24 May 2010
Texas has again been bypassed in the Washington power game. (Whine-whine, sulk-sulk) I am referring, obviously, to our complete absence on the U.S. Supreme Court. To fill another vacancy there, President Obama has, predictably, looked to the Ivy League to select Solicitor General Elena Kagan.
Her background is the usual. She is from the northeast and earned degrees from Princeton and Harvard Law School. If she is confirmed, every single justice on the Supreme Court of the United States (SCOTUS in journalese) will have studied law at Harvard or Yale. In addition, she was dean of the Harvard School of Law. You can’t be more wrapped in poison ivy than that.
With the elevation of Kagan, the Supreme Court would for the first time ever have no Protestant members. SCOTUS will be made up of six Catholics and three Jews. Where is the Protestant to represent that 51 percent of America? The very name, “Protestant,” means we protest a lot. Can’t we write dissenting opinions? If she is confirmed, four of the nine justices grew up in New York City. Instead of issuing the usual refusal to hear a case, they will yell, “Fughetaboutit!”
This incestuous situation is traditional. In the history of the court, half of the 111 black robes came from the Ivy League either as undergraduates, graduate students or law students. Their death grip is tightening: since 1950, the percentage is 70. Of these, 18 went to Harvard Law, 9 to Yale Law, and 6 to Columbia Law. Two members of the very first High Court were Ivy Leaguers.
In continuing this tradition, President George W. Bush (Yale, Harvard) and his successor, Barack Obama (Columbia, Harvard), have shunned 99 percent of America. Are there no decent judges in Texas, South Dakota or Nebraska? What are we from flyover states, chopped elk?
Incidentally, not everyone is smitten by that Academic Axis of Ivy. When nominee G. Harrold Carswell (Mercer University school of law) was deemed “mediocre” in 1970, Sen. Roman L. Hruska said, “Even if he is mediocre, there are a lot of mediocre judges and people and lawyers. They are entitled to a little representation, aren’t they, and a little chance?”
When President George W. Bush nominated Dallasite Harriet Miers to the high court, she was criticized by her conservative opponents because she had attended the SMU law school. Miers was also rejected because she made such a lousy appearance before the Senate Judiciary Committee. Judge Diane Wood, a University of Texas and UT law school graduate on the federal appeals court in Chicago, was on Obama’s short list for a second time. Wood moved from New Jersey to Houston with her family in 1966. That’s as close as we get.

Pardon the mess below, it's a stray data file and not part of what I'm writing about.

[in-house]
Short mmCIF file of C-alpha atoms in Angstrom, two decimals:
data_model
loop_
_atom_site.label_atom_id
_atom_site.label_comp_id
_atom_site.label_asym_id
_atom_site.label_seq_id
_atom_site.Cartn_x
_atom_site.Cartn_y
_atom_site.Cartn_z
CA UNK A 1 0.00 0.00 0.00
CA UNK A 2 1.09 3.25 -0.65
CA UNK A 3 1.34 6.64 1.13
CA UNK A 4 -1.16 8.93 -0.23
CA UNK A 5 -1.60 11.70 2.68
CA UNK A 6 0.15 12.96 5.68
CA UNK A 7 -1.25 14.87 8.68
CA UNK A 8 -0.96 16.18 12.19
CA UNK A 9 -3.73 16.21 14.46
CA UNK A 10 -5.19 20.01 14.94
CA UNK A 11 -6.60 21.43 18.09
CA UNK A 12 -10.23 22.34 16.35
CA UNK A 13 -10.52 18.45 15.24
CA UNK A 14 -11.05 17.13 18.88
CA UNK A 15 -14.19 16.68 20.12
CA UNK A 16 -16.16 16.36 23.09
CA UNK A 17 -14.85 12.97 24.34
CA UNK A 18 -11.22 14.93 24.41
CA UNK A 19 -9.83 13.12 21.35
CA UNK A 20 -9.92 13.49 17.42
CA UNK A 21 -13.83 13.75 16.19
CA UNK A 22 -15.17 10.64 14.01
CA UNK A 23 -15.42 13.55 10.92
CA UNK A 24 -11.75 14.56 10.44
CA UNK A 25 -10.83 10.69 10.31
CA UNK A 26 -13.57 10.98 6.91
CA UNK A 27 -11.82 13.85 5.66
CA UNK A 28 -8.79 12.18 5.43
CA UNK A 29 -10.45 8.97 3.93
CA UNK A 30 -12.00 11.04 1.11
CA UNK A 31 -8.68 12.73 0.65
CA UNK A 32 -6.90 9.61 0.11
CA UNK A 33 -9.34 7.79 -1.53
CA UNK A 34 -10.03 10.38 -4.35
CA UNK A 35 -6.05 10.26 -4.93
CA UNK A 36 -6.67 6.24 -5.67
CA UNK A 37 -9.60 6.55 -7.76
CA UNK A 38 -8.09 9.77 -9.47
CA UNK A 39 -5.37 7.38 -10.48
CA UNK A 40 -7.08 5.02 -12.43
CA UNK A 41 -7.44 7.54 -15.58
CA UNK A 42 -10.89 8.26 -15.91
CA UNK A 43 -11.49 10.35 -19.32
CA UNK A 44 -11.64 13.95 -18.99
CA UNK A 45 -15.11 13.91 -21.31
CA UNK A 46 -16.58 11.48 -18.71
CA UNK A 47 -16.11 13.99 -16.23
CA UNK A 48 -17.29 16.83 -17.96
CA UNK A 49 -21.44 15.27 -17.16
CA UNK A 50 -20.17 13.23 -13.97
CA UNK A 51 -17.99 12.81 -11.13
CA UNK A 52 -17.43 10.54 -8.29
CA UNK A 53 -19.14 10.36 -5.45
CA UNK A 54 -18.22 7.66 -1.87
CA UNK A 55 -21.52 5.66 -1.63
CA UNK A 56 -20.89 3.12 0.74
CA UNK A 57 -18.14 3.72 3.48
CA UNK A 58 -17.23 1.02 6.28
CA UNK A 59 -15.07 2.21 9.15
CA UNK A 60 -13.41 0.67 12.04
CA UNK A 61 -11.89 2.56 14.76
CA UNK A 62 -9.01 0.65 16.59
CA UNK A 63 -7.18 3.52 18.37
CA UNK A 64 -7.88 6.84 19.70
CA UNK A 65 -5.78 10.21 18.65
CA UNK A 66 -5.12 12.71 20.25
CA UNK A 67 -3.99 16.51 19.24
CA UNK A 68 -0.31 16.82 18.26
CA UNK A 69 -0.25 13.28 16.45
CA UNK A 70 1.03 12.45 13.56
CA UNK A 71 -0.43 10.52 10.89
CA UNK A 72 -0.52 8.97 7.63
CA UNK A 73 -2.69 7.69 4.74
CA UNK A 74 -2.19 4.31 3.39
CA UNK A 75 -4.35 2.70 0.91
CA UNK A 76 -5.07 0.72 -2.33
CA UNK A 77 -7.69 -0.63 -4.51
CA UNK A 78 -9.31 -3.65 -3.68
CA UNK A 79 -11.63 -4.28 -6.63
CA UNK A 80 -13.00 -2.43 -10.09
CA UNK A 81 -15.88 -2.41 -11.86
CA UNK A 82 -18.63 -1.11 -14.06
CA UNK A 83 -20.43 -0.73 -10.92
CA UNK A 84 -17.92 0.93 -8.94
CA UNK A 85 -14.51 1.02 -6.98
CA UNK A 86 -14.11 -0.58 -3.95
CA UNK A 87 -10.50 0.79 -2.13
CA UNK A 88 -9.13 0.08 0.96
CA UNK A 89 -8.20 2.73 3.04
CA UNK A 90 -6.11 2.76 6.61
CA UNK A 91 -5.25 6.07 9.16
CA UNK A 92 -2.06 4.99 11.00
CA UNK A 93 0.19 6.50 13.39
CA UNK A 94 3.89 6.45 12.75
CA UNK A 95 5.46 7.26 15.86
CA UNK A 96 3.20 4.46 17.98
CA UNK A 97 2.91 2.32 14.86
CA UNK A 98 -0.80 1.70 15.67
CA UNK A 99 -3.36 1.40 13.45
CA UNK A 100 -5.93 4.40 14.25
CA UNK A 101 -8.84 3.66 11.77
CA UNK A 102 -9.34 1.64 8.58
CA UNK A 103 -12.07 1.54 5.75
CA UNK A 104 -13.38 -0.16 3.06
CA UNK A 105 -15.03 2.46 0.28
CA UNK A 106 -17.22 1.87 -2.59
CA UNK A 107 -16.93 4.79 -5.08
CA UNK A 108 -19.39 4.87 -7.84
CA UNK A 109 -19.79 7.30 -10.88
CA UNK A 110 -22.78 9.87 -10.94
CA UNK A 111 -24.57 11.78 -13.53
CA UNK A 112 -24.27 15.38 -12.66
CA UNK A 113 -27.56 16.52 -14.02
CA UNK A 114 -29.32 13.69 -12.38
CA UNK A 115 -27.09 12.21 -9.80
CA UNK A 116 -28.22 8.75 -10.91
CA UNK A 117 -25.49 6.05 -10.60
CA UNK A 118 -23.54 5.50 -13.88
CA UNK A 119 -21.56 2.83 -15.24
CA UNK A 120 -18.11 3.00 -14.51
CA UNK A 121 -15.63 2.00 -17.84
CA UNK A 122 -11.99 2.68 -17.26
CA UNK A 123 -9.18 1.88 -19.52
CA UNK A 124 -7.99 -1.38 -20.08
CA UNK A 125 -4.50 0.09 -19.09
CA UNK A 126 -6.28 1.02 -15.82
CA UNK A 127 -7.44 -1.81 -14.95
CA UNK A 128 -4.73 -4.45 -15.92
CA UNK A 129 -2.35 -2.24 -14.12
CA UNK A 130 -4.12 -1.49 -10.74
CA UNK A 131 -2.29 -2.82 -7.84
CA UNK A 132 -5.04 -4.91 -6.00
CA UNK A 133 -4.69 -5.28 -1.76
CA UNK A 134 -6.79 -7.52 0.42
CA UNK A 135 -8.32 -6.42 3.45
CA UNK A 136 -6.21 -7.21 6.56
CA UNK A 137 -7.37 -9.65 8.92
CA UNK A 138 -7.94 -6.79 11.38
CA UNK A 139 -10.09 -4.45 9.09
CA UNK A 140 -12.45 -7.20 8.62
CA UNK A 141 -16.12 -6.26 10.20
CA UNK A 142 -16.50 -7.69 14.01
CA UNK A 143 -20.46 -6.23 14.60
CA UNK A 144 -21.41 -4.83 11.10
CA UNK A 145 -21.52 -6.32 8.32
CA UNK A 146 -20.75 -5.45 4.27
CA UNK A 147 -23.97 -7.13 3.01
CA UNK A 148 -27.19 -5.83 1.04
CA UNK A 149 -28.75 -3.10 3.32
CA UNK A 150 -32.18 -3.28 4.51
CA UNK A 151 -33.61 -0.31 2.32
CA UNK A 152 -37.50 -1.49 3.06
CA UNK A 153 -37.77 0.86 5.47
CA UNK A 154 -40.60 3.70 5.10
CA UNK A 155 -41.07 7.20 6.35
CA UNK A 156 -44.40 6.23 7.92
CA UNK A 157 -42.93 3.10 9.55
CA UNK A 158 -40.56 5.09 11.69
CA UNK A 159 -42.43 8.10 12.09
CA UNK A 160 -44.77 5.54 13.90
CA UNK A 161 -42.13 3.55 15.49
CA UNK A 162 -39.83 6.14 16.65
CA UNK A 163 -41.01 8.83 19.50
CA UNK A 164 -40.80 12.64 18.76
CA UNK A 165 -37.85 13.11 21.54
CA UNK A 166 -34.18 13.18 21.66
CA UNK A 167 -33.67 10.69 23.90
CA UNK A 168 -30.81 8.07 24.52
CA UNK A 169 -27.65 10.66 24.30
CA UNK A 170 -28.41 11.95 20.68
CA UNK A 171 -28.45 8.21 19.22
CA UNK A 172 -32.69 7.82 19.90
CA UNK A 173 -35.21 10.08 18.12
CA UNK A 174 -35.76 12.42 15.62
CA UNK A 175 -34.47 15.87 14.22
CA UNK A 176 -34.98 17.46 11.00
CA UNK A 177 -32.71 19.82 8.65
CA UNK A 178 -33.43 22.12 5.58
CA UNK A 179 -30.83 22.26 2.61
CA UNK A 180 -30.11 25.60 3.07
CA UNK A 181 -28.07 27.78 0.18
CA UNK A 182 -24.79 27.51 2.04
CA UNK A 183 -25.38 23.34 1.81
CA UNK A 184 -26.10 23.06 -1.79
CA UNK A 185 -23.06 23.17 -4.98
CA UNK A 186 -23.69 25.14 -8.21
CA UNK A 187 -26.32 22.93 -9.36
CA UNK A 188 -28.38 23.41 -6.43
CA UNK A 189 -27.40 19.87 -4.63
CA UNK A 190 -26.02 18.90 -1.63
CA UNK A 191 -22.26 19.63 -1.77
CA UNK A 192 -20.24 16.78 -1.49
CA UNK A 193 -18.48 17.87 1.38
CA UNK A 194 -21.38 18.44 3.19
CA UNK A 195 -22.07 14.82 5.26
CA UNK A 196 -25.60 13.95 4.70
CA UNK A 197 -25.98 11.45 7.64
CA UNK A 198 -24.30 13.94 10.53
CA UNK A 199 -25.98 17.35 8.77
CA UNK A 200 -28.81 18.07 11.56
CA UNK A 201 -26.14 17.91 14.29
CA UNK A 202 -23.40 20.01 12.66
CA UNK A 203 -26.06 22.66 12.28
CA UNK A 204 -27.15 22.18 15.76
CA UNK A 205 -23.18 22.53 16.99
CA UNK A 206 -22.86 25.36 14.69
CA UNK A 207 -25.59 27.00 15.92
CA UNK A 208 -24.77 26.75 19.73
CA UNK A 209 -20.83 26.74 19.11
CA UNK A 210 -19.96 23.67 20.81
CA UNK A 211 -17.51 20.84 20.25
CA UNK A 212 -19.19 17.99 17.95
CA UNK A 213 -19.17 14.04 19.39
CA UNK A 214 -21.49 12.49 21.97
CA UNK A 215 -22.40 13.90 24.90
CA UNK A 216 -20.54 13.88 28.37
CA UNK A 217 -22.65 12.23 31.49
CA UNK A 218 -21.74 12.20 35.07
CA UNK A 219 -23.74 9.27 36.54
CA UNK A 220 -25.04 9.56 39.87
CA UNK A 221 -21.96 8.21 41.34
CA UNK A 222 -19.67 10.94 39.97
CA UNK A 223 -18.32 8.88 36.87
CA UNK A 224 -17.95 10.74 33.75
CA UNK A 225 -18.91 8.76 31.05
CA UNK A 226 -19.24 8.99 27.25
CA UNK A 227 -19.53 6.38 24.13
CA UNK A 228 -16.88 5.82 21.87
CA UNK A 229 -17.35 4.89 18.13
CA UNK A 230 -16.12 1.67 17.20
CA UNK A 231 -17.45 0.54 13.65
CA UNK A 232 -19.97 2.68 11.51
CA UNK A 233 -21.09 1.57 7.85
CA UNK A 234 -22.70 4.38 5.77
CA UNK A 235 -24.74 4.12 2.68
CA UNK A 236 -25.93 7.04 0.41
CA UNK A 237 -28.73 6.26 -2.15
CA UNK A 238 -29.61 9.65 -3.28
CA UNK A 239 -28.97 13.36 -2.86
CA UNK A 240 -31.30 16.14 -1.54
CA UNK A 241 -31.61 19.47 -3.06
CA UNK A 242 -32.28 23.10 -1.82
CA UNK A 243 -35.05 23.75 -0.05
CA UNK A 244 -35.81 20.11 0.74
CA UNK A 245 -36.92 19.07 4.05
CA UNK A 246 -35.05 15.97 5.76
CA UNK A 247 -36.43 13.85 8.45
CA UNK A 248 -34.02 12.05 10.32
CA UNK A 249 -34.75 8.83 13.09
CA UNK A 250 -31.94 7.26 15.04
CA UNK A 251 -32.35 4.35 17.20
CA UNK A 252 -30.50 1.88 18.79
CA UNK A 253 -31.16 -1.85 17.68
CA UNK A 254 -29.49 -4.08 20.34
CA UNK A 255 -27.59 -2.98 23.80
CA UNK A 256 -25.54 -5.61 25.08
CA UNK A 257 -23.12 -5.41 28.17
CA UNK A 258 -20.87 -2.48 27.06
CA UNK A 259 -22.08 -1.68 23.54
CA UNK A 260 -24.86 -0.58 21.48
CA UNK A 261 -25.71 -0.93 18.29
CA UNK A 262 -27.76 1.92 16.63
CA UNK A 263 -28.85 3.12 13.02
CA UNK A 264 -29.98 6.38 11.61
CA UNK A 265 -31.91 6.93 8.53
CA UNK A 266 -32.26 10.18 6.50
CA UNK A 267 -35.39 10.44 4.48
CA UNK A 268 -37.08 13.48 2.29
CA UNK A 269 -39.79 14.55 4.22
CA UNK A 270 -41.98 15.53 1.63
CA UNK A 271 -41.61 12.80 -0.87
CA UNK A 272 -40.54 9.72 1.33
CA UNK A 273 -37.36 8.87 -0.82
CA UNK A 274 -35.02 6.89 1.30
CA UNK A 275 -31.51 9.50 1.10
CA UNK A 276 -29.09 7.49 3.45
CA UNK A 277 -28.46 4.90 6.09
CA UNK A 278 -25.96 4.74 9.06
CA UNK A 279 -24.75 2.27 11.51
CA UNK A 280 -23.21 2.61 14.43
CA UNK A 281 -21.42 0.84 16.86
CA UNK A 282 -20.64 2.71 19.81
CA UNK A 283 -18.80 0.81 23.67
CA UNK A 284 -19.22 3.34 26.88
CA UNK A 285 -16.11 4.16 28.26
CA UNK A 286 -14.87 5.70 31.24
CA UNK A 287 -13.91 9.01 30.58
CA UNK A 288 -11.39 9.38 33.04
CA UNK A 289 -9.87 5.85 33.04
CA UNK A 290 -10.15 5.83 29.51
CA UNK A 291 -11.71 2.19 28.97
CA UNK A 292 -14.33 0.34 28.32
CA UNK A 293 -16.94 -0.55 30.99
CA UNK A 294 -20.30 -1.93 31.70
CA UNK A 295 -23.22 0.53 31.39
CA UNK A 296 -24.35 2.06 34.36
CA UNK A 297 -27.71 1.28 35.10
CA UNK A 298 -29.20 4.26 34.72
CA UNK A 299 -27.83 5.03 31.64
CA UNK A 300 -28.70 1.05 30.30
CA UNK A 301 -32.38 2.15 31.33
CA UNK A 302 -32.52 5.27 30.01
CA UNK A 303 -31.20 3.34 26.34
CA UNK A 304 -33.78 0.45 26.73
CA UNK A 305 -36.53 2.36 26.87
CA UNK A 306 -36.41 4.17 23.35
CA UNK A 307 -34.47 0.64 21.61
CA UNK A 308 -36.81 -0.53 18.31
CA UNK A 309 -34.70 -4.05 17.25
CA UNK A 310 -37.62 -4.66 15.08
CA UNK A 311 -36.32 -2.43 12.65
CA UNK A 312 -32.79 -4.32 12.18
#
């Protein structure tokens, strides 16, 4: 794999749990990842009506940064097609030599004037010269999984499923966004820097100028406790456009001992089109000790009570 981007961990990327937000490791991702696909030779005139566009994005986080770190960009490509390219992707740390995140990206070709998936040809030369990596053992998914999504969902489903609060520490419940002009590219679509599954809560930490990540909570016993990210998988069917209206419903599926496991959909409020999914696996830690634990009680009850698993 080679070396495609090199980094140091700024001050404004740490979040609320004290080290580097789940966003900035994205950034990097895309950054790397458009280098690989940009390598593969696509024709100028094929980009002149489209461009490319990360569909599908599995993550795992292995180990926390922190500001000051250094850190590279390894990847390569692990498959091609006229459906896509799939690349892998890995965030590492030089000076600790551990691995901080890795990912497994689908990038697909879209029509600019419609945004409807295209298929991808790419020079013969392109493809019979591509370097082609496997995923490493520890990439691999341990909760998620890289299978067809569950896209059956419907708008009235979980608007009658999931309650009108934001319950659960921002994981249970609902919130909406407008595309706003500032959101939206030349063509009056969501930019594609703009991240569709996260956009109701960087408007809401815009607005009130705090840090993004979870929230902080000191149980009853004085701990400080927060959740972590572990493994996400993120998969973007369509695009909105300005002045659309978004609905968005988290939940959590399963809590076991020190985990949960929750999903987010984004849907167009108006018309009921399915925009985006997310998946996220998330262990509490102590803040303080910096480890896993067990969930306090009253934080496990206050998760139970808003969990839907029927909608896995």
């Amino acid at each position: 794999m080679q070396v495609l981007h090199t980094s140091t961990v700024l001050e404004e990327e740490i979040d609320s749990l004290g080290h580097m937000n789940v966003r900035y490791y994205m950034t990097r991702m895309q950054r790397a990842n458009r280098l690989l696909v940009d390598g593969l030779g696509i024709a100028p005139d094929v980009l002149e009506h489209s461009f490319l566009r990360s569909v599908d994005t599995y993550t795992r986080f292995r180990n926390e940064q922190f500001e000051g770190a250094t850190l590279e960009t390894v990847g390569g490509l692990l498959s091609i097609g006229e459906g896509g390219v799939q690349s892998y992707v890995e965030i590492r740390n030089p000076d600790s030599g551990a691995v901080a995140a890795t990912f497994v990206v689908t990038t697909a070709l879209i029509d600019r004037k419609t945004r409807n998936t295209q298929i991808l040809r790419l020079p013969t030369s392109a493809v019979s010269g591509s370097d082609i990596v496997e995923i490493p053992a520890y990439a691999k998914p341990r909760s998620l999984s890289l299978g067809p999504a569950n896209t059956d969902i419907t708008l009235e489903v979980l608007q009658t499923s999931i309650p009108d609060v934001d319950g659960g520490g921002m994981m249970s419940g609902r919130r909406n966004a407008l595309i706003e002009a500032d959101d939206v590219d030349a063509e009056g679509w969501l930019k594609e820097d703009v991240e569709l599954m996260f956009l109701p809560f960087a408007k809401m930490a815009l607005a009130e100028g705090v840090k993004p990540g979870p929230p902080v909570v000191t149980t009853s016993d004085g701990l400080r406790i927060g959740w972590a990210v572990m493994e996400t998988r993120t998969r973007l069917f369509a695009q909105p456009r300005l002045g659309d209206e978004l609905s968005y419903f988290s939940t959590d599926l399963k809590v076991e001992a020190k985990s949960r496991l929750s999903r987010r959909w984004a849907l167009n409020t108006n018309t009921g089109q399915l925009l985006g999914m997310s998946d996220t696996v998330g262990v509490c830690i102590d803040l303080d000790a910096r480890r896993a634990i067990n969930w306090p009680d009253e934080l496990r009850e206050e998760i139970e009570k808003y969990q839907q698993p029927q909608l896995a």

If Kagan is confirmed, she will replace retiring John Paul Stevens, the oldest member of the Supremes, and the fourth-longest serving justice in the Court’s history. He’s an interesting guy. As a boy, Stevens attended the 1932 World Series baseball game in Chicago’s Wrigley Field, where he saw Babe Ruth call his shot. Stevens later recalled: “Ruth did point to the center-field scoreboard. And he did hit the ball out of the park after he pointed with his bat. So it really happened.” Stevens also met several notable people of the era, including aviators Amelia Earhart and Charles Lindbergh. Stevens’ father, Ernest James Stevens, was convicted of embezzlement (the conviction was later overturned).
Justice Stevens earned his BA from the University of Chicago in 1941 and was working on his master’s degree in English at the university, but enlisted in the Navy on Dec. 6, 1941. Great timing. As an intelligence officer, he helped break the Japanese code that led to the downing of Japanese Adm. Isoroku Yamamoto‘s plane in 1943. (You WW II history buffs will appreciate that accomplishment – it was a biggie.) After the war, Stevens earned his law degree from the Northwestern University School of Law with the highest GPA in the history of the law school.
He was our only justice from the Midwest, and the only military veteran. All of the nine justices, including Stevens, had arrived at the High Court after serving in an appellate court. Kagan almost got there. She was appointed to an appellate judgeship, but the Senate never confirmed her.
Stevens took his seat in 1975 after being confirmed by the Senate 98–0, but today we dwell in a different political atmosphere. Party of No had its anti-nominee signs already painted, just waiting to fill in the name. For decades confirmation hearings were rather dull until that of Robert Bork in 1987. His failed nomination was so heatedly and angrily opposed by Dems that it gave us “to be Borked” — to have one’s character assassinated. Example: “You sure got borked on that deal.” It can also mean just the opposite, to have screwed up, usually by doing something stupid. “You sure borked up that deal.”
Anyway, Obama has overlooked Texas again, but we must remember that he doesn’t owe Texas a thing. In the Texas Democratic primary, we voted for Hillary Clinton 51 to 47 percent over Obama. In the general election Texans went for John McCain 55 to 44 percent for Obama – a stomping. But Obama still won the Oval Office handily without us. And, to be fair, we didn’t complain when both George Bushes packed their administrations with Texans, from cabinet level – State, Treasury, Energy, Education, etc. etc. – on down.
After Vice President Lyndon Johnson met for the first time with President John Kennedy’s cabinet — made up whiz kids from the Ivy League and such — he rushed back to tell his mentor, old Sam Rayburn. Mister Sam sighed, “’Well, Lyndon, you may be right and they may be every bit as intelligent as you say, but I’d feel a whole lot better about them if just one of them had run for sheriff once.”
Obama, Sam and LBJ wouldn’t let this happen.
Ashby is borked at firstname.lastname@example.org